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Gold and ticket, a big day for Chinese shooting corps
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After several cloudy days, long-awaited sunshine in the gulf city of Kuwait finally brought the Chinese shooting squad a long-awaited ticket to the men's double trap at the 2008 Olympic Games.

China's Pan Qiang (R) and Wang Nan prepare to compete during the men's double trap at the Asian Championships, December 9, 2007.

"Finally we got this quota place, which has been almost in our reach for several times," said Sun Shengwei, a coach in the Chinese national shooting team.

In the just-finished men's double trap competition, Pan Qiang snatched the gold medal with his perfect performance that aroused hurrahs from the audiences.

The 22-year-old Pan, who chalked up the same score as his teammate Wang Zheng with 142 hits in the qualification round, was one hit behind Alshamsy Saif Alshamsy from the United Arab Emirates.

In the first pair of the final, Alshamsy missed one, backing to the same starting line with the Chinese duo.

After Wang Zheng's lapse, another miss of the Arabic marksman in the ninth pair gave the Pan a chance, but the boy lost soon in the next pair.

In the 16th pair, Alshamsy missed one again. Pan led among the six finalists.

Alshamsy's fourth miss occurred in the 23rd pair.

While Pan raised his gun for the 24th shot, he was cautioned by the judge to mind the limiting line. Stepping back a bit, he fired, but hit only one bird.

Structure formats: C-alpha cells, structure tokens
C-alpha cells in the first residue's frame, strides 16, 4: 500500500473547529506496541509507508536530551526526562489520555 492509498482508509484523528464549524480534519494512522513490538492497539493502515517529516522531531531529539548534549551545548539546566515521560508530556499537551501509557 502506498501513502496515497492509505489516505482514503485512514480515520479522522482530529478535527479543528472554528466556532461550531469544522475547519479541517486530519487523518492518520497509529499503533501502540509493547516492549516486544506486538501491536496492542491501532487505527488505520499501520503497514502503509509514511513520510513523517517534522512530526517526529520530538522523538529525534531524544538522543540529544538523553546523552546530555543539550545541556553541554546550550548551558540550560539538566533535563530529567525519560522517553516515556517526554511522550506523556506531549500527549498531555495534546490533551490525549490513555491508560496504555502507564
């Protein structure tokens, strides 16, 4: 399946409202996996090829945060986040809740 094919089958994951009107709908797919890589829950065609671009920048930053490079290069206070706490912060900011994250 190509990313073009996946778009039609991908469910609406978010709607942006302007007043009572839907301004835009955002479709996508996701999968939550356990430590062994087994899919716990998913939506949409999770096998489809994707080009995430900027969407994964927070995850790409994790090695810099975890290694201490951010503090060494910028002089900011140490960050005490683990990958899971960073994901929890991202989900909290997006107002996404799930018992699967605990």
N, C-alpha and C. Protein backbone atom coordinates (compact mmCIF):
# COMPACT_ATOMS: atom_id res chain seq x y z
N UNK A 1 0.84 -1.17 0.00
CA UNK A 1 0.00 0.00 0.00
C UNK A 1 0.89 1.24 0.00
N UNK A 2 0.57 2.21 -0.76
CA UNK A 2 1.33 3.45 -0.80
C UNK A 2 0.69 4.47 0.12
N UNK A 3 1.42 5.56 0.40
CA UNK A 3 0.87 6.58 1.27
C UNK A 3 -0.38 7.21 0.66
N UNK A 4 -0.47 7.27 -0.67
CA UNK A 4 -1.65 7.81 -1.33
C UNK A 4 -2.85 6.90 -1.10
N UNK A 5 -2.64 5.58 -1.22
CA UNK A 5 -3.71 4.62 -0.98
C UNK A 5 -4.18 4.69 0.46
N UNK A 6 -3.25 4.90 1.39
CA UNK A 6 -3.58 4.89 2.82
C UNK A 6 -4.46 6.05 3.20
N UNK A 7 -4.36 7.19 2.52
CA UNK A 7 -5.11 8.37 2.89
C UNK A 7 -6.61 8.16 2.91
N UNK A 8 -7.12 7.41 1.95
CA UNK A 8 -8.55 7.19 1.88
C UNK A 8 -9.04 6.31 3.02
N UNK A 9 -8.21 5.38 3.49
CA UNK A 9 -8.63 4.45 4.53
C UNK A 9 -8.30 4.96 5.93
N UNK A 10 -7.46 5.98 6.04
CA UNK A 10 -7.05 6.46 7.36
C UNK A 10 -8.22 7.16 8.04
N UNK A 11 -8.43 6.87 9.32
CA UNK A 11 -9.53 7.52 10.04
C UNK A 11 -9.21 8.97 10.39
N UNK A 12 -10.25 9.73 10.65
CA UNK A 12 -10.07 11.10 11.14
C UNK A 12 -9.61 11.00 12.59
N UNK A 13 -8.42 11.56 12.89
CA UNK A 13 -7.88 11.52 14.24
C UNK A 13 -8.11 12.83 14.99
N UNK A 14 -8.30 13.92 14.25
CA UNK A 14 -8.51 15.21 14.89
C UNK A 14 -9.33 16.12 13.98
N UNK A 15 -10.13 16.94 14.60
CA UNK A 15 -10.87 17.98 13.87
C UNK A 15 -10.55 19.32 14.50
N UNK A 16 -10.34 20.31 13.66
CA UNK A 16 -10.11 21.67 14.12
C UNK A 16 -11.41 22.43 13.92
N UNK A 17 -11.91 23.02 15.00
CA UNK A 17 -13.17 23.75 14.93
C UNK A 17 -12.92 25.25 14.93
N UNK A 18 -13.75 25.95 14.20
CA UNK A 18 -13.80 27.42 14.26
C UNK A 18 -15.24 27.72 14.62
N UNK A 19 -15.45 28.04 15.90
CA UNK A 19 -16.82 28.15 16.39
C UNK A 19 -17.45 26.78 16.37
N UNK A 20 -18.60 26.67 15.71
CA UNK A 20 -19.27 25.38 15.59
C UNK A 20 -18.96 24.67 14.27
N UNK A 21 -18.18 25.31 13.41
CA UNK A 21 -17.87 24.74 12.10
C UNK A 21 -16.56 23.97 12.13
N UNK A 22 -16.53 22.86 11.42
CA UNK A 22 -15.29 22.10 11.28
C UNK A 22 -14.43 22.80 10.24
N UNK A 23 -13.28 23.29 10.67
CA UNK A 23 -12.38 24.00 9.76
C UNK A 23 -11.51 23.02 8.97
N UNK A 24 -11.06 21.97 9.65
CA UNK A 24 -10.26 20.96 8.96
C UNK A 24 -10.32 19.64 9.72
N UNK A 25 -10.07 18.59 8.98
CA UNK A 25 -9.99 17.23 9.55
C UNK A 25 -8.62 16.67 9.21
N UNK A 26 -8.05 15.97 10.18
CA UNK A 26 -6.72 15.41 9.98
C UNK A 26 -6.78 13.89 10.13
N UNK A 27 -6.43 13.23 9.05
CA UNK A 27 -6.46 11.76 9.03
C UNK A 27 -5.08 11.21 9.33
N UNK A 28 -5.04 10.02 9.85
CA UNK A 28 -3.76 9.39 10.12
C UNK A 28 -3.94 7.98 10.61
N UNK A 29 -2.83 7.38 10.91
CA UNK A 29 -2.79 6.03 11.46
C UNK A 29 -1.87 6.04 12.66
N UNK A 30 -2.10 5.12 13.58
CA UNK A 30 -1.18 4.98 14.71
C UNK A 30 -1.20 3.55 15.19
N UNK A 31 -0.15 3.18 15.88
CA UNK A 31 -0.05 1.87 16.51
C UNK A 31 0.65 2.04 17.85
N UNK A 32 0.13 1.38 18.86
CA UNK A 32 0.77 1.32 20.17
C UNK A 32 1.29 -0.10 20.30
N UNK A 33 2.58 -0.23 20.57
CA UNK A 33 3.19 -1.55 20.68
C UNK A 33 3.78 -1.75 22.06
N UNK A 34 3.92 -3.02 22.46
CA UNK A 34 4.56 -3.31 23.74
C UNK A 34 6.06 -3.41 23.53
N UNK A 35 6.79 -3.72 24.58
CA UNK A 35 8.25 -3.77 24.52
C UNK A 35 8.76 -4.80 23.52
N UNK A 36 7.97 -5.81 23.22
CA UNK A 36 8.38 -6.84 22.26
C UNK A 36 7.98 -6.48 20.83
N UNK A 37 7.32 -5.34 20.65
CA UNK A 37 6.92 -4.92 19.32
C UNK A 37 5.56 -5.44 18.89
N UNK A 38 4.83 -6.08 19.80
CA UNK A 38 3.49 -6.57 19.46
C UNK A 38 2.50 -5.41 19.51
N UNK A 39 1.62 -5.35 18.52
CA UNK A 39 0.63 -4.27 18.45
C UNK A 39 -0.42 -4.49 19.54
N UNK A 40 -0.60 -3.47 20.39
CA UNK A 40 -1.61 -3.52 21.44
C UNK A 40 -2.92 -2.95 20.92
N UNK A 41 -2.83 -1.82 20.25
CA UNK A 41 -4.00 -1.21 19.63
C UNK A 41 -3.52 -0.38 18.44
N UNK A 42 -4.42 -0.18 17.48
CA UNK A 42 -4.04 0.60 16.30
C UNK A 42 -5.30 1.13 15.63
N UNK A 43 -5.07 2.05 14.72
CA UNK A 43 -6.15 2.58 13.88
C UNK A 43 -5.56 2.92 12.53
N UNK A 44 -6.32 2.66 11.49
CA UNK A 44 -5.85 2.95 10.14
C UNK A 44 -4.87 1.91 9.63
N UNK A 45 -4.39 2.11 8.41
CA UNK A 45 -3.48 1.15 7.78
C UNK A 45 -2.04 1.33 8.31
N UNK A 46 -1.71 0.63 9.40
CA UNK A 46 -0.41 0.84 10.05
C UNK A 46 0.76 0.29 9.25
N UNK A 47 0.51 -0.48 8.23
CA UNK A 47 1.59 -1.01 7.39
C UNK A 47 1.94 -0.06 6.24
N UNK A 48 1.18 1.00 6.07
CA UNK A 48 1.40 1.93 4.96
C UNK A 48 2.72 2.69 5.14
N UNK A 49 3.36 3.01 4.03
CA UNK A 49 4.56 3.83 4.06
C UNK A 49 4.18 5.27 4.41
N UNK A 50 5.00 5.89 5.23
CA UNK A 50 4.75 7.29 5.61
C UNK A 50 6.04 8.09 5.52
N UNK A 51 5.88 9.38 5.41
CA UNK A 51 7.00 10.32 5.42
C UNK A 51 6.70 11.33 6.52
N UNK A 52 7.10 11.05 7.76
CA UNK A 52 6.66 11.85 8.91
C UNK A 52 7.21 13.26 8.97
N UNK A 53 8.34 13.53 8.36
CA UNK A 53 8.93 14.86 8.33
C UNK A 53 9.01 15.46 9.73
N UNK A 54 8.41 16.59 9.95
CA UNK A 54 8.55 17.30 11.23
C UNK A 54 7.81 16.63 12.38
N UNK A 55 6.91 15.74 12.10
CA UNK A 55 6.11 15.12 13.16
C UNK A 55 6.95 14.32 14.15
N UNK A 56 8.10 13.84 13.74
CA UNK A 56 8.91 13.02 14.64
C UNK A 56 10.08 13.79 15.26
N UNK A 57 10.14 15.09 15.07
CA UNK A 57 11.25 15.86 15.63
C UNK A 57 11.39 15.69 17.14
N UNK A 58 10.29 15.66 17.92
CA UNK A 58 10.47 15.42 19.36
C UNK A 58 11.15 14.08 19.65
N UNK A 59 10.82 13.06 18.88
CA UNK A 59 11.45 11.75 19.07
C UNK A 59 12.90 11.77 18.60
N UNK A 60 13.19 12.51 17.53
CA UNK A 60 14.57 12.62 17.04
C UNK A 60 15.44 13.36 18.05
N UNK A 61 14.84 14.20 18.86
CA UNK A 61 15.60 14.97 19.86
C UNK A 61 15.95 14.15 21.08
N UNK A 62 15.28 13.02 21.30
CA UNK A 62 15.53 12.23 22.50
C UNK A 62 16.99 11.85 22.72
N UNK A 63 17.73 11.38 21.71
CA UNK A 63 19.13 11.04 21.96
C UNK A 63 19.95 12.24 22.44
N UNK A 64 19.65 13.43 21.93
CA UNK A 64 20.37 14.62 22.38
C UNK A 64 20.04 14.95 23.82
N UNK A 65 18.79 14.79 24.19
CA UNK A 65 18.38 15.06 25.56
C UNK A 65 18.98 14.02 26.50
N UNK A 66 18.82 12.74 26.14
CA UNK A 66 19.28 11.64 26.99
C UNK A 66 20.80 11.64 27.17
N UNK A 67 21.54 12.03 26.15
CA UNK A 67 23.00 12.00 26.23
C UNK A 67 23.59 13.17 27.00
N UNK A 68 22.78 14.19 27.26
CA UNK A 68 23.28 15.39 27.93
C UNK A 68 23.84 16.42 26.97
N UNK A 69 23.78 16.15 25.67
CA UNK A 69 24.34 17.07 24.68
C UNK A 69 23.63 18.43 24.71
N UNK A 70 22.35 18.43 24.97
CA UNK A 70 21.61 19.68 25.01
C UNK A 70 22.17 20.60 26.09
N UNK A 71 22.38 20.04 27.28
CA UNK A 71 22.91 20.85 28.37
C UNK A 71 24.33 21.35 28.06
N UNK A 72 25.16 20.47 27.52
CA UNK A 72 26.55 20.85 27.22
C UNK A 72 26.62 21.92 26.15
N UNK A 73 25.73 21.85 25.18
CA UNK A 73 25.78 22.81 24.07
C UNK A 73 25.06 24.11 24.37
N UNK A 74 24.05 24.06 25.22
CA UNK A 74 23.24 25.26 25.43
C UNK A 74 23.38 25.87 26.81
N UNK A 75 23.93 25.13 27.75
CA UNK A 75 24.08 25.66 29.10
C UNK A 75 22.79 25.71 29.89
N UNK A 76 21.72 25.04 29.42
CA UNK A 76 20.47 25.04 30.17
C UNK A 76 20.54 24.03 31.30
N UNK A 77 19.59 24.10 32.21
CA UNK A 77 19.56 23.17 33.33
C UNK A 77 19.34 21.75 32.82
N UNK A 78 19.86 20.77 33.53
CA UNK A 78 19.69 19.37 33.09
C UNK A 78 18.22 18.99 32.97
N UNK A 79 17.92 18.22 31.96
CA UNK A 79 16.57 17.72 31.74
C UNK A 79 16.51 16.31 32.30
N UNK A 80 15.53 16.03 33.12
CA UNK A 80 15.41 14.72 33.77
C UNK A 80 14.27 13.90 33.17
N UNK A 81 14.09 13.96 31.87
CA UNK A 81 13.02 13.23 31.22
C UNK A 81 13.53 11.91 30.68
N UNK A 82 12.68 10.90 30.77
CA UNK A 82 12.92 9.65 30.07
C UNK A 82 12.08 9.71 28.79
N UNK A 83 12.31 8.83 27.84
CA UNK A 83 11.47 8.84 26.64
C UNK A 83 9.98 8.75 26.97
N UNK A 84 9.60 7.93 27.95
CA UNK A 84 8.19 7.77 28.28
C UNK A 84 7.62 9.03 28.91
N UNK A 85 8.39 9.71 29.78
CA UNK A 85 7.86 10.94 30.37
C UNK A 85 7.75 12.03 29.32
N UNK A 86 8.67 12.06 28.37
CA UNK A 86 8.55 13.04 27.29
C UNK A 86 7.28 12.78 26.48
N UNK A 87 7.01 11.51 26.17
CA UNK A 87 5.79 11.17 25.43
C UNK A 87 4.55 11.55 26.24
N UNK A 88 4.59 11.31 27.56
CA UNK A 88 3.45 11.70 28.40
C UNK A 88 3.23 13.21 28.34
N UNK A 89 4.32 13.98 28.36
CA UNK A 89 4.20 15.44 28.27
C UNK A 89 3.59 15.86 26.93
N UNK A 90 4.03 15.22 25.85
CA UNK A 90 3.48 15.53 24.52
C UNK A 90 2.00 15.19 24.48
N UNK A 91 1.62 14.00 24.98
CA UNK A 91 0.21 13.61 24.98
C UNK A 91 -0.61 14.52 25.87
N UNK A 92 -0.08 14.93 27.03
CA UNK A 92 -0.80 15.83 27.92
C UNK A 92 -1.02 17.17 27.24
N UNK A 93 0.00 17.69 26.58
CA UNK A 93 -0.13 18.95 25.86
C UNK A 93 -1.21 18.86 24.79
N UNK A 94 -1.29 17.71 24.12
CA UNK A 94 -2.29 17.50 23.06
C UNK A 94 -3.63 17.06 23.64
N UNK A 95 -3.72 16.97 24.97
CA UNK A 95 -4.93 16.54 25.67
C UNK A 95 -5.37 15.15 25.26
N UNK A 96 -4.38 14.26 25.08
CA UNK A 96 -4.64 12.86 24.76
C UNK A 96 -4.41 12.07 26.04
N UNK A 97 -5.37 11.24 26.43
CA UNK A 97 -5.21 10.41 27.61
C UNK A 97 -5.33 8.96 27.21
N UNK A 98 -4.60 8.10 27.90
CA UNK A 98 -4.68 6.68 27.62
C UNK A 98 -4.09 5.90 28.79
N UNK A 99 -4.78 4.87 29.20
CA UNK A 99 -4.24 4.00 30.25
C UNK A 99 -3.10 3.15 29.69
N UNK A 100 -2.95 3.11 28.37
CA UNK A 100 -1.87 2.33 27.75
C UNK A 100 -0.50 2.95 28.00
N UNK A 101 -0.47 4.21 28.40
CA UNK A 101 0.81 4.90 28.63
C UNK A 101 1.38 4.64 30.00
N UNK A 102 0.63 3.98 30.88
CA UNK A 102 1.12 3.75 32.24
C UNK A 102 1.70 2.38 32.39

Fortunately, a good ending with both hits of the last pair secured him the crown.

"After I finished the competition, I looked back, seeing my coach smiling. I knew that I got another quota place for China in this event," said the champion.

Pan noted that he has great pressure competing in the shooting range, especially in the next-to-last pair, when his pace was disrupted by the accident.

"When I aimed for the last pair, my hands were shaking," he said. "I know that I am going to win, if I could down them both."

Zhang Huiqun, a coach with the national team who had been pacing anxiously outside the shooting range, dashed towards the boy after the final, taking his gun and giving him a big hug.

The waiting Sun rose up from his chair, letting out a sigh and patted Pan's sun-tanned face gently as praise. The first quota place was acquired by Chinese shooter Hu Binyuan in the World Cup Surl Fort.

"To win or to lose, this is our last chance (to get the other)," Sun said.

In the men's 25-meter rapid fire pistol event, world champion Zhang Penghui surged from the third place to nail down an "unexpected" gold medal with 779.4 points.

The 30-year-old shooter didn't do well in the first part of qualification round. Due to the influence of strong wind, he scored only 286 points.

Although he managed to edge into the final, Zhang's qualification score, 579, was two points behind Malaysian marksman Hasli lzwan Amir Hasan and four points behind his teammate Liu Zhongsheng.

In the four-set final, the champion of 2006 World Shooting Championships achieved a 50.4 in the first set. Despite a 47.5 point in the second set, he impressed audiences with the following two scores reported as 51.2 and 51.3, highest among all finalists.

Out of his expectation, Amir Hasan failed to keep his momentum in the final and collected only 195.6 points to bring back a silver.

Liu was worse, chalking up a startling 189.8 to surrender his medal to South Korean Cha Sangjun, who got the bronze with 773.0 points.

Sunday saw eight gold medals distributed at the 11th Asian Shooting Championships, among which Chinese shooters seized seven. Men's 50-meter rifle prone event shall take place on Monday, when the Chinese corps is to vie for two quota places.

(China Daily, Xinhua News Agency December 10, 2007)

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